Details of the settlement were not disclosed. The companies said they will make no additional comments on the settlement beyond a terse statement issued this afternoon. Unknown is whether the settlement involves any payment.
"We believe this settlement is in the best interest of both our companies," the two companies said in their statement. "This settlement resolves any legal questions surrounding the lawsuit and allows both companies to move forward."
Borland claimed that, during the past 30 months, Microsoft had hired 34 of the ailing software developer's key employees by offering "large signing bonuses of several millions of dollars and other incentives," according to the suit. "It's like we're in the desert, and Microsoft is stealing our water bottle," said Borland CEO Del Yocam during a press conference in May.
Borland was seeking unspecified financial damages and an immediate end to what it termed Microsoft's "unfair practice of targeting Borland employees in order to hamper the company's ability to compete" in the development tools market.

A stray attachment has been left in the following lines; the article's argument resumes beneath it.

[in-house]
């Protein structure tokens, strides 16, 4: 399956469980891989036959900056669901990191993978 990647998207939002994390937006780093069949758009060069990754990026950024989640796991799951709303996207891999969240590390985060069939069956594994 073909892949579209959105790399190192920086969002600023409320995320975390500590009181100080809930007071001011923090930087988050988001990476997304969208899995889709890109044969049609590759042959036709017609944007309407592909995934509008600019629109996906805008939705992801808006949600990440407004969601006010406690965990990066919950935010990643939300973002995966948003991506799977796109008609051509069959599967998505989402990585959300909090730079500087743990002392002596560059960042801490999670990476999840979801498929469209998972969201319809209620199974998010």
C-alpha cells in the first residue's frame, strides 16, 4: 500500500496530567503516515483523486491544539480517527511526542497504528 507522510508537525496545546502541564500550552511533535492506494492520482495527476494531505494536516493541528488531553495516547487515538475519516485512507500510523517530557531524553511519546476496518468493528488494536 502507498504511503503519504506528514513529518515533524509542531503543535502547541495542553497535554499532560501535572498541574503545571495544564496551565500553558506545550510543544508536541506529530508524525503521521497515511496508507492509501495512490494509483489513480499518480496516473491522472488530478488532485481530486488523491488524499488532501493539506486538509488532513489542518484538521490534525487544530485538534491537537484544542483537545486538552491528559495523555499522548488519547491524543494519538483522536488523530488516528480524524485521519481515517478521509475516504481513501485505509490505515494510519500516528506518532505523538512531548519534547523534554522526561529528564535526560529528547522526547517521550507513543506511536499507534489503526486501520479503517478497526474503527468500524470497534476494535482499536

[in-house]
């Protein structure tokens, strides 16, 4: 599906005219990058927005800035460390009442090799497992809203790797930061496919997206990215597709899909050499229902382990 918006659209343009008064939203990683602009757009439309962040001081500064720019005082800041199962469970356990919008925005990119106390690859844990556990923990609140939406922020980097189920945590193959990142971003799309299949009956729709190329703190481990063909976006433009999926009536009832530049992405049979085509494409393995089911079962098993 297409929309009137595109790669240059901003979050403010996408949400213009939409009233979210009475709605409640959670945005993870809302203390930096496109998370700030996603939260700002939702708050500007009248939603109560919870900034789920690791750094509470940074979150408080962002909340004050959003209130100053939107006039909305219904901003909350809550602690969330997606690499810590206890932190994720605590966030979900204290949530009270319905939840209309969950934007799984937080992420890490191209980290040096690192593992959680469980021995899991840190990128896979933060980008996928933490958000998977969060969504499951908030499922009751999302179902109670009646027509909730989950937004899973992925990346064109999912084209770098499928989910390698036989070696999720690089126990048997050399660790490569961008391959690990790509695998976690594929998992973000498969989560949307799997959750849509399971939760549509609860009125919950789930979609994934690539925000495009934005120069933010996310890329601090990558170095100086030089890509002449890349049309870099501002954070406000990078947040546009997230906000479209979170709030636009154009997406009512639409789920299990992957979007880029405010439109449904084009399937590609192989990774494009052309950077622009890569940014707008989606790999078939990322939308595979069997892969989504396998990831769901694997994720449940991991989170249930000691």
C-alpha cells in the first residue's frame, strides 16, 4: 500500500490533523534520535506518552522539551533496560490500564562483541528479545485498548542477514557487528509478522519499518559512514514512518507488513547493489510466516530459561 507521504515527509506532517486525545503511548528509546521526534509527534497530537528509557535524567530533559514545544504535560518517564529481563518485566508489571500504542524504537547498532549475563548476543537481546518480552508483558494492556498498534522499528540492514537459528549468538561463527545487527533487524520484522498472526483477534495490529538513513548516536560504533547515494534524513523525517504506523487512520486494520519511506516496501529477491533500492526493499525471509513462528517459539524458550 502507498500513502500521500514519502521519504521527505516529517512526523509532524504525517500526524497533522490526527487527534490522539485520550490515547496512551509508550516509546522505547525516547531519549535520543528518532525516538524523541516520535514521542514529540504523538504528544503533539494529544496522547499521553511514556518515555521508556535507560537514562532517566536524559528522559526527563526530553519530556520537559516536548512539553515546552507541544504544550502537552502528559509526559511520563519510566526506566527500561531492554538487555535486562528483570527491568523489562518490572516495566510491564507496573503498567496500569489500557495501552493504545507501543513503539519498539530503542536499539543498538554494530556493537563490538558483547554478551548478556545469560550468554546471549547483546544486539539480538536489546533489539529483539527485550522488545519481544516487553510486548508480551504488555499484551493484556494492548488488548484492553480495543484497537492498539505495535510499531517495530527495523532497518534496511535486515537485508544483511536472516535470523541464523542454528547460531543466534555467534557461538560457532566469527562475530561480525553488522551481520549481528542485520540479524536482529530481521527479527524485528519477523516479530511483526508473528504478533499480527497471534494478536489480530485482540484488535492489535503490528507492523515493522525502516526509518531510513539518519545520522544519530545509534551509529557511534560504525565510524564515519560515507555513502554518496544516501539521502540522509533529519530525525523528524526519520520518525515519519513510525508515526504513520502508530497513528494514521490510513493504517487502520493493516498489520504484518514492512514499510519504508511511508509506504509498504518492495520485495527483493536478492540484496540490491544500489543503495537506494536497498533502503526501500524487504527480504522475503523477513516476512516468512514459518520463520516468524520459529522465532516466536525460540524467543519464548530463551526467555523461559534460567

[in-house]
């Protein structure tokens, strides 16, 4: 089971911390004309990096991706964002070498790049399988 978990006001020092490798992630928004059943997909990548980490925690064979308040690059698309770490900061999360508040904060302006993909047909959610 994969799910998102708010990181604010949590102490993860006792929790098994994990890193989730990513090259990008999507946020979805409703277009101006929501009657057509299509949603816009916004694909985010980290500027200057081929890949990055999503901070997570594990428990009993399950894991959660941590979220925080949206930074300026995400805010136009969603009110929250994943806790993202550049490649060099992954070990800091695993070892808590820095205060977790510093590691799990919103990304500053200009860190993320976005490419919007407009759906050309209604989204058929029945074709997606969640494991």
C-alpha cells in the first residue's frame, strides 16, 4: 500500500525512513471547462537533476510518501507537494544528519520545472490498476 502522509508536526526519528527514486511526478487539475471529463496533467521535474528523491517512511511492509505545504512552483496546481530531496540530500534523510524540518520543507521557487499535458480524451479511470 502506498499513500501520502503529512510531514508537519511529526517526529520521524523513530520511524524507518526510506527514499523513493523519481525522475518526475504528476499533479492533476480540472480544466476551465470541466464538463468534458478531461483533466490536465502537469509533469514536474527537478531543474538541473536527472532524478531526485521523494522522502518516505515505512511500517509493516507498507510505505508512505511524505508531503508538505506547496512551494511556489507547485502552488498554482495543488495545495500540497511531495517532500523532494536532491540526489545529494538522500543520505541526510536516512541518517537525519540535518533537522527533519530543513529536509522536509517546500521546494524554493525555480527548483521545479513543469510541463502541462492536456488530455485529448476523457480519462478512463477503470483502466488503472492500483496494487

Yocam maintained that Microsoft had lured personnel away with huge signing bonuses, some in excess of $1 million. "They have the audacity to send limos to Borland's headquarters to take Borland employees out to lunch. I mean, this has got to stop," said Yocam.
Microsoft is not the first company to prey on a weaker competitor in search of development and marketing talent. The suit is only the latest in what has become a common practice among increasingly competitive high-technology companies.
Charges of luring competing employees have been leveled against many other technology companies, including Oracle, Sybase, Computer Associates and others seeking highly skilled software developers, who are in short supply.
In a case similar to the Borland-Microsoft suit, database software maker Informix Software in January pursued, but failed to secure, a temporary restraining order against rival Oracle after 11 Informix software engineers jumped ship to Oracle.